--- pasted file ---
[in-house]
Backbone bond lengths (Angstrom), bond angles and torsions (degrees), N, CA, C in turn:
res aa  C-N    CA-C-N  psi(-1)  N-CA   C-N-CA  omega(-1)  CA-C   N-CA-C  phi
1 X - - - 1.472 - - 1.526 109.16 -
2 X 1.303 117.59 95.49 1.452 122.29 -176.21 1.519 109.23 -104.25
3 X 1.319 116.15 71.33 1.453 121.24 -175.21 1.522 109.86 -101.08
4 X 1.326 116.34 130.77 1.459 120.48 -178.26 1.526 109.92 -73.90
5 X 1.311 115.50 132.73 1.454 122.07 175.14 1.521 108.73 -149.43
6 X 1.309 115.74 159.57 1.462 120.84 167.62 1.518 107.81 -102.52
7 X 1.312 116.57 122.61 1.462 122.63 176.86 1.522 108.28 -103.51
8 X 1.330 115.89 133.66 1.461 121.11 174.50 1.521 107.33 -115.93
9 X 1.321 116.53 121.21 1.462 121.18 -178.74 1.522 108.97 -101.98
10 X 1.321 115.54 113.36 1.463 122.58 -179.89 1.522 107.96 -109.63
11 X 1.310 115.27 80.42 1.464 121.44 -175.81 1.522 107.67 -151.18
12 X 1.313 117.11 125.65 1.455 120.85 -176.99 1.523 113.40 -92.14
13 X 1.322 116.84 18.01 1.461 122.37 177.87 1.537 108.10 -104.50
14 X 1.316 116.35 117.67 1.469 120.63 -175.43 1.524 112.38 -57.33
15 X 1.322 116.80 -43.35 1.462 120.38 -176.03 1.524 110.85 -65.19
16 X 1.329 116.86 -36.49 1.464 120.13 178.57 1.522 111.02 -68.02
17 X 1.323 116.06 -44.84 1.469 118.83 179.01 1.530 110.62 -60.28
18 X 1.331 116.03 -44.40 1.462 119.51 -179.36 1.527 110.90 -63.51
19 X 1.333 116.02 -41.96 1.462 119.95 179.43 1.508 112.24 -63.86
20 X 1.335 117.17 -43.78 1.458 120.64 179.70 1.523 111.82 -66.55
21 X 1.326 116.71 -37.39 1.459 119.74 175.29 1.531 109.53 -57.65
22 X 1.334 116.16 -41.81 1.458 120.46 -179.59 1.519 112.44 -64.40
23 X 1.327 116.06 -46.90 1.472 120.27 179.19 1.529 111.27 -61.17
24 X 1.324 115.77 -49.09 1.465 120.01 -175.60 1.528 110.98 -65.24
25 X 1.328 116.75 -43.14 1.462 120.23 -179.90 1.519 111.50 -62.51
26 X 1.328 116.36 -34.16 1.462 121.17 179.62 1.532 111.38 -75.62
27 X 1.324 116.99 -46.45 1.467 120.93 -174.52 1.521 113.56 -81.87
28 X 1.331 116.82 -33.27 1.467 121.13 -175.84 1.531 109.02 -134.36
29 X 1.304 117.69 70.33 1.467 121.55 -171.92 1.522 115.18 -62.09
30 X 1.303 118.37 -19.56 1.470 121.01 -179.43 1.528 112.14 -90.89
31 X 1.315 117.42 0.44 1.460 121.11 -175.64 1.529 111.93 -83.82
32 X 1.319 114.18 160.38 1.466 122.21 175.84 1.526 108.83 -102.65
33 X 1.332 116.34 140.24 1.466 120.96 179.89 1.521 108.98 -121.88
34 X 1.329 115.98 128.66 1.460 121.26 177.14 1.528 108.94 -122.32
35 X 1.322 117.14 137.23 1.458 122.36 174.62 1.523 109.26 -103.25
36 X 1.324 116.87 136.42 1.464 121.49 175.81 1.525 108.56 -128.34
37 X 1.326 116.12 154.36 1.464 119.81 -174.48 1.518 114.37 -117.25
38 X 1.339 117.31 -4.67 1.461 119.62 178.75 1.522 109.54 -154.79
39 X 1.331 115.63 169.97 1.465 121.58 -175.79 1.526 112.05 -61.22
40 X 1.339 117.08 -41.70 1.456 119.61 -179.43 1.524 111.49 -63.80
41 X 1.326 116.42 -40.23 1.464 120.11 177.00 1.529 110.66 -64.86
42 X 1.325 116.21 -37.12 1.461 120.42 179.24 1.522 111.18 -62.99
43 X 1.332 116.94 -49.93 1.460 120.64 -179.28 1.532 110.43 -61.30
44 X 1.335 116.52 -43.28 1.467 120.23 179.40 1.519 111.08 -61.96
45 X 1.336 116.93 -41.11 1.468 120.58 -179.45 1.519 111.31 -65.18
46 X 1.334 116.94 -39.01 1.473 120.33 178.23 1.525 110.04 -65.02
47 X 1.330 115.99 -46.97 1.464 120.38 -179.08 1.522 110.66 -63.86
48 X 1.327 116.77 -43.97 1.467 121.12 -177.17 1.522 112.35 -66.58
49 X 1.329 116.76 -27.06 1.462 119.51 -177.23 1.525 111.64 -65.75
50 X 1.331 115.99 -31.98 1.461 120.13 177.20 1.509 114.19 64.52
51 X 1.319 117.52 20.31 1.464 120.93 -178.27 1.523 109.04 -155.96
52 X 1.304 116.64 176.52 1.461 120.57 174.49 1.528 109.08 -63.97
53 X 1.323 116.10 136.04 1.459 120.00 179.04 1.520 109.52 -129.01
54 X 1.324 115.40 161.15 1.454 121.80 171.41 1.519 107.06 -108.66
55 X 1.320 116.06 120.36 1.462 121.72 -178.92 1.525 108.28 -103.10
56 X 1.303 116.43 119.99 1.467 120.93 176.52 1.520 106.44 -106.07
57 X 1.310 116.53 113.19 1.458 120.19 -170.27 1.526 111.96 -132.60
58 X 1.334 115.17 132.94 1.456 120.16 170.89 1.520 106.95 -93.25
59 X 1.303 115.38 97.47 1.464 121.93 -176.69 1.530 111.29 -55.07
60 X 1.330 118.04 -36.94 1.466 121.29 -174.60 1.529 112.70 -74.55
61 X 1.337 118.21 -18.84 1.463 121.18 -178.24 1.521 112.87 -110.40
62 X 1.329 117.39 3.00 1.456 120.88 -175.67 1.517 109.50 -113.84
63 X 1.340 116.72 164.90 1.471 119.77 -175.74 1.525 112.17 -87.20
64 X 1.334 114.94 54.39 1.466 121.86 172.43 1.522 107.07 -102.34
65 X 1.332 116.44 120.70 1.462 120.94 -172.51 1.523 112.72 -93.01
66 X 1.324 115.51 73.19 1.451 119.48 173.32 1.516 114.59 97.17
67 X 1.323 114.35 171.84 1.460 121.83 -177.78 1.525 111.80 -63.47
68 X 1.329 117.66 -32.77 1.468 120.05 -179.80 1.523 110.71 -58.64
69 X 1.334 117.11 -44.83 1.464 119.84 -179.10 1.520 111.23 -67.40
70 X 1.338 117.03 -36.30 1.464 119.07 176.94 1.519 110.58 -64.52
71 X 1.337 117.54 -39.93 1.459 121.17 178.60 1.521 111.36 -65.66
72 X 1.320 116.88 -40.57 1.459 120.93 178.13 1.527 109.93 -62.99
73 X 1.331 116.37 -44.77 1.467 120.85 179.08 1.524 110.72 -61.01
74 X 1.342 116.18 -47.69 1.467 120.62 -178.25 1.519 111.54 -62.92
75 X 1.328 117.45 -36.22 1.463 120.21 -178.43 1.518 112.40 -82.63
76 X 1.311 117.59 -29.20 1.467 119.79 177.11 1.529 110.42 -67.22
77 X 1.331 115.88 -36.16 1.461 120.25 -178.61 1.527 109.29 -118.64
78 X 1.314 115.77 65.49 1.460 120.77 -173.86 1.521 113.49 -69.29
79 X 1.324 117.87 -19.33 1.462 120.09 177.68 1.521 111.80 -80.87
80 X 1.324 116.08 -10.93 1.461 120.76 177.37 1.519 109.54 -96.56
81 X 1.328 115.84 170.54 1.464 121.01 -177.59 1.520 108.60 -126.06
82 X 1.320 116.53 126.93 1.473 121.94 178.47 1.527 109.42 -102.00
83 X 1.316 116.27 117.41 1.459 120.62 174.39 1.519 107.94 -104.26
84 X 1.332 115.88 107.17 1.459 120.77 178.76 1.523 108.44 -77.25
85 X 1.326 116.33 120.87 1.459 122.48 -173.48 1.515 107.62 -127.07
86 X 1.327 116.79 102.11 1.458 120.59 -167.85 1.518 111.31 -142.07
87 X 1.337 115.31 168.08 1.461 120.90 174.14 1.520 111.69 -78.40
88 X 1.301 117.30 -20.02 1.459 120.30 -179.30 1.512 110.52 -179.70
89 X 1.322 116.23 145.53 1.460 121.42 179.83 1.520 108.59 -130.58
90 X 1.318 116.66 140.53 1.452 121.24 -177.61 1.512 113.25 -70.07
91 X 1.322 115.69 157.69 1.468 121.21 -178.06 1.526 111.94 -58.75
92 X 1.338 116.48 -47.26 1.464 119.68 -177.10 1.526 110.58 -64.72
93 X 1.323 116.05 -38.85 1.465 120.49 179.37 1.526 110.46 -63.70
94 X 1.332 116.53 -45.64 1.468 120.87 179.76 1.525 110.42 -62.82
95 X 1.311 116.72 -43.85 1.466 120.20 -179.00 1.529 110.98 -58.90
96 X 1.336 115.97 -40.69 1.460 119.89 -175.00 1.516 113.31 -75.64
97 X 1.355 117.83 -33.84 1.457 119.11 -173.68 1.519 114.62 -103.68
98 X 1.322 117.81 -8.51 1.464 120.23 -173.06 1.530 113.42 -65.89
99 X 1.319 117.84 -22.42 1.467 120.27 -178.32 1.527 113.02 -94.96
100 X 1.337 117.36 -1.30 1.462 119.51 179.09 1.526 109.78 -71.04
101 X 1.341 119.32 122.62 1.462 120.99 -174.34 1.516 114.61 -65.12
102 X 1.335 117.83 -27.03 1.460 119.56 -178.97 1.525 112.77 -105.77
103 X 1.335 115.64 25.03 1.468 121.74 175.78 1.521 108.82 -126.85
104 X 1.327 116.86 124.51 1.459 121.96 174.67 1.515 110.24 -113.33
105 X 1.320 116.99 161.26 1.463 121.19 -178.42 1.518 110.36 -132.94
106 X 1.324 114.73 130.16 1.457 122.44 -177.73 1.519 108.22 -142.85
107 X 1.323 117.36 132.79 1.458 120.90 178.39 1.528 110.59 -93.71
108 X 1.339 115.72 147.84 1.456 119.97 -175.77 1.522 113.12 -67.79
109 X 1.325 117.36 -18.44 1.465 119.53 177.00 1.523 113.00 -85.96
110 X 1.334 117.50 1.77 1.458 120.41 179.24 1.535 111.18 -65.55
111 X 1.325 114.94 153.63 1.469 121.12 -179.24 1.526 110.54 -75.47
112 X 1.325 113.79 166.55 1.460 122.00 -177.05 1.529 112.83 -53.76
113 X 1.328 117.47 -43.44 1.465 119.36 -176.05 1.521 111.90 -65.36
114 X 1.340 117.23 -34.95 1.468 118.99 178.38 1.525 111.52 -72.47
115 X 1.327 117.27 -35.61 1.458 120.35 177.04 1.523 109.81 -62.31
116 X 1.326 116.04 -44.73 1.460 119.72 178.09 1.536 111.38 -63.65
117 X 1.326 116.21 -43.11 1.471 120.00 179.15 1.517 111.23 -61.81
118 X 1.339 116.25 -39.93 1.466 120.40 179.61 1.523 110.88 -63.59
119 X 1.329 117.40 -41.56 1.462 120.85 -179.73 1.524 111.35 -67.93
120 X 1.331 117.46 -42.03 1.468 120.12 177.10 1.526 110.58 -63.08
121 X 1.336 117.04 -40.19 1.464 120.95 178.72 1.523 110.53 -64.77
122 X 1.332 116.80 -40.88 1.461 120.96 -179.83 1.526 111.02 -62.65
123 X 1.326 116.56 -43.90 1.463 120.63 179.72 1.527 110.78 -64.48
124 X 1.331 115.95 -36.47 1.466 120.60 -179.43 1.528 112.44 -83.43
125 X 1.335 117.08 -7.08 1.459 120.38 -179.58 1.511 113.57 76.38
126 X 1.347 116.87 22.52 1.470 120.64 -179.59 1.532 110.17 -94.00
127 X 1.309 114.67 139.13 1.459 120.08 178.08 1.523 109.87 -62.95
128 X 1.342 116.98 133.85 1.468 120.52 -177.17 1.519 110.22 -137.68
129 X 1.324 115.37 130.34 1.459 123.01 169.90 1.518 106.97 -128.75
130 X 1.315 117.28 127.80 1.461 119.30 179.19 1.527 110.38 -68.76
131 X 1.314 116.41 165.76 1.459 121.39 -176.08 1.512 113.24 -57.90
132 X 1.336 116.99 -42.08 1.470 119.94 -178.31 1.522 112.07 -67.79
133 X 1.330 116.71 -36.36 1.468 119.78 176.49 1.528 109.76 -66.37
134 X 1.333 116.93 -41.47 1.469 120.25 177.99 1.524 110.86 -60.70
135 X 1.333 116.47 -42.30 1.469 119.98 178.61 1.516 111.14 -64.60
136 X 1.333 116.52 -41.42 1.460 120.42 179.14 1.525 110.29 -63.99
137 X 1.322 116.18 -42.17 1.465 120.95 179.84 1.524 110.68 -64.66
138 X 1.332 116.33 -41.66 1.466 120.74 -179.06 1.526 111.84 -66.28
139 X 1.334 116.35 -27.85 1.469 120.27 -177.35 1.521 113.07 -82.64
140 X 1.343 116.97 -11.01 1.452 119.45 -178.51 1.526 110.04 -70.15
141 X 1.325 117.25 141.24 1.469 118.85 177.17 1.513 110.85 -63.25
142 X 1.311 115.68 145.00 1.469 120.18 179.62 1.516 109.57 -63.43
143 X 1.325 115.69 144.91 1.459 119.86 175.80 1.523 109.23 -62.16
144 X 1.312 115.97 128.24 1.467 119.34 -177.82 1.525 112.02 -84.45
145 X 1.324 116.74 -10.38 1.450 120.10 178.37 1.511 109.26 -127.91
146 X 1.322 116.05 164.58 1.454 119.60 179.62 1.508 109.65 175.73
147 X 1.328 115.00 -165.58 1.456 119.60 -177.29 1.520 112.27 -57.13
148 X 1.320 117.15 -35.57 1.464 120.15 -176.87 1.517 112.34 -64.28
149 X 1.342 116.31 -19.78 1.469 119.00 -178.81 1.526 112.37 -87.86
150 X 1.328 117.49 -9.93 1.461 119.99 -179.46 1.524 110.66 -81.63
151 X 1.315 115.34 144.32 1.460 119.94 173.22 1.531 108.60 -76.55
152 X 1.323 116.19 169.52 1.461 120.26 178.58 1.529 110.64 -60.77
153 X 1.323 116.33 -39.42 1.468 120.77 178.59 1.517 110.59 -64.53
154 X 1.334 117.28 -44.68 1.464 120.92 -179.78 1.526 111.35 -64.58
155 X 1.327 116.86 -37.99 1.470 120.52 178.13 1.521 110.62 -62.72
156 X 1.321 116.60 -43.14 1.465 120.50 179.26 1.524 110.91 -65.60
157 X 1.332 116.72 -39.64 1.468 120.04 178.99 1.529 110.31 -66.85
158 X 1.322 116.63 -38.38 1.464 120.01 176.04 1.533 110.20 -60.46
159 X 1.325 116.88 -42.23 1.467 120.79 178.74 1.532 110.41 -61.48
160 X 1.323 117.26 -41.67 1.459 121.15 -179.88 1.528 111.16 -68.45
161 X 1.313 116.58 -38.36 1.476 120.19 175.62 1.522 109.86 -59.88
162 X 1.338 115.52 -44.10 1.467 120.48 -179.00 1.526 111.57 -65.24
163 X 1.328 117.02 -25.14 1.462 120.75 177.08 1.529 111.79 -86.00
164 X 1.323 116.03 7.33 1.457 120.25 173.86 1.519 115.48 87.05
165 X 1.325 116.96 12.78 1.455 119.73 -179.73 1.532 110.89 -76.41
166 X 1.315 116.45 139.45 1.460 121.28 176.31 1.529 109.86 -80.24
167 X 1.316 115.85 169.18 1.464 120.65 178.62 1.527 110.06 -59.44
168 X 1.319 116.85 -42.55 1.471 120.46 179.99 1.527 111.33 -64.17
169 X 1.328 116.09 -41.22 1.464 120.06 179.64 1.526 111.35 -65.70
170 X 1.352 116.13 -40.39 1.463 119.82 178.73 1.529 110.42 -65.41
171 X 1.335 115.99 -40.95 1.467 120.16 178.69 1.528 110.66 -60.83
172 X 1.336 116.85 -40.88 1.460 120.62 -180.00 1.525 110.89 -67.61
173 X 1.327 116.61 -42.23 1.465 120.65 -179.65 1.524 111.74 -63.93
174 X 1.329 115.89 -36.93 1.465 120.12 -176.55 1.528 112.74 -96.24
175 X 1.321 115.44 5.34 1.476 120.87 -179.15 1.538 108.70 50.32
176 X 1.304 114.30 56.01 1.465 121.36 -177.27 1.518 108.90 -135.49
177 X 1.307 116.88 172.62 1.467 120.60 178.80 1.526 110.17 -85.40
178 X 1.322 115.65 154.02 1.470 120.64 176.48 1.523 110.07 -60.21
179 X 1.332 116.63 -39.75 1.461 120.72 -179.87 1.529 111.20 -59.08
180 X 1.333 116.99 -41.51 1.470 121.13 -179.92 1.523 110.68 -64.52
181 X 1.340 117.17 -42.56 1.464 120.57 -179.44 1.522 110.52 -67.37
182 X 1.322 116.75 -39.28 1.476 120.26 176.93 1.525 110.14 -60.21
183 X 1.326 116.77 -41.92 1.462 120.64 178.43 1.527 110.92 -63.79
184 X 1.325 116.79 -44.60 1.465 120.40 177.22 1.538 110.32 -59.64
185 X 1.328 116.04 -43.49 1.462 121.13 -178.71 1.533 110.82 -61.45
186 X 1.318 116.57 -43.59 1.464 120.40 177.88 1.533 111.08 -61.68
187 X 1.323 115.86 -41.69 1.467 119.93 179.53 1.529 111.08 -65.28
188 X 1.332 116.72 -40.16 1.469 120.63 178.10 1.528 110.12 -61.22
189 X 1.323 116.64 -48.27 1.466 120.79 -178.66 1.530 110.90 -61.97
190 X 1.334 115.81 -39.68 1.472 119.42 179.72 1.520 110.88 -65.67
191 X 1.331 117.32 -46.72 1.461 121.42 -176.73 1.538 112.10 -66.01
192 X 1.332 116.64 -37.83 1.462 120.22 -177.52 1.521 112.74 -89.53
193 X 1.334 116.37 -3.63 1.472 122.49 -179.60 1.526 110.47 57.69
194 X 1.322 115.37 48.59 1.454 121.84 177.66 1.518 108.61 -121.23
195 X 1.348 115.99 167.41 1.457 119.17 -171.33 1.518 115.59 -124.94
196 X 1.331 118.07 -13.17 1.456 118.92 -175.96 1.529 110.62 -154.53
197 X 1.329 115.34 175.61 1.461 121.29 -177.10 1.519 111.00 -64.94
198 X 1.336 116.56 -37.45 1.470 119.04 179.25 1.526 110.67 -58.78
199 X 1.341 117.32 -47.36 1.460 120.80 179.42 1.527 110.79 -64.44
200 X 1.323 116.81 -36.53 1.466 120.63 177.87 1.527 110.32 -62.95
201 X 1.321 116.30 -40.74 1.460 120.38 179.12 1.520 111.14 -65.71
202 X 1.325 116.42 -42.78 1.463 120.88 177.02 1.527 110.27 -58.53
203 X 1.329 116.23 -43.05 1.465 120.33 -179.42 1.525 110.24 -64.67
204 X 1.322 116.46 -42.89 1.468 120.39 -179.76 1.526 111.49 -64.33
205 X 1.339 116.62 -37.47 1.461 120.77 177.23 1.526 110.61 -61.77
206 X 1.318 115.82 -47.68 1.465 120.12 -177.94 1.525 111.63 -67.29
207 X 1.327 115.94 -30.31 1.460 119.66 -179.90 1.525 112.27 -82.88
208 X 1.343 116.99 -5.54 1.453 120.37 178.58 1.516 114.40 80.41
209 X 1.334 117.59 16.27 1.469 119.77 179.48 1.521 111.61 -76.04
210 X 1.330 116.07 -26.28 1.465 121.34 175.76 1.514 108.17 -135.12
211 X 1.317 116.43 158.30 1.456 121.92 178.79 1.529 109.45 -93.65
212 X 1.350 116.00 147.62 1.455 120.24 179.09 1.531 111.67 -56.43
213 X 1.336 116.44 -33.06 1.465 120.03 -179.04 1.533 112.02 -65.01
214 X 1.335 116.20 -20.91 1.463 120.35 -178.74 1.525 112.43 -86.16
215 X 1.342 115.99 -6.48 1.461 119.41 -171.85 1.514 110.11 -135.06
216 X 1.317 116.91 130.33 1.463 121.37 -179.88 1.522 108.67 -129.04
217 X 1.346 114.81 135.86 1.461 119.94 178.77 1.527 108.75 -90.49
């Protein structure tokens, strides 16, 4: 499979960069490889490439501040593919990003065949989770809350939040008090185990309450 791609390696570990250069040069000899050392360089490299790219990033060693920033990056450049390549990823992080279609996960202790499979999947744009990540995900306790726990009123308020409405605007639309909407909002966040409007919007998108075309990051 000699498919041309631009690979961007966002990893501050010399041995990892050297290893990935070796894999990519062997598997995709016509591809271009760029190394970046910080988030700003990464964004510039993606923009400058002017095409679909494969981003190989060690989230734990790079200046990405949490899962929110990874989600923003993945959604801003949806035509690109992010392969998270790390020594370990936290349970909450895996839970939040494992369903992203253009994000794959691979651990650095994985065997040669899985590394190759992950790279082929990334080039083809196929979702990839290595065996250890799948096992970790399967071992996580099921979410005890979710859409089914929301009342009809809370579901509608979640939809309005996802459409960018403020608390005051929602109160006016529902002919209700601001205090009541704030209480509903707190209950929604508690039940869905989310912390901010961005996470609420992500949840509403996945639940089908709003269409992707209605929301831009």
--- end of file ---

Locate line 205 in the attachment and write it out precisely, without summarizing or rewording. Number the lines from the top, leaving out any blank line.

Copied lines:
202 X 1.325 116.42 -42.78 1.463 120.88 177.02 1.527 110.27 -58.53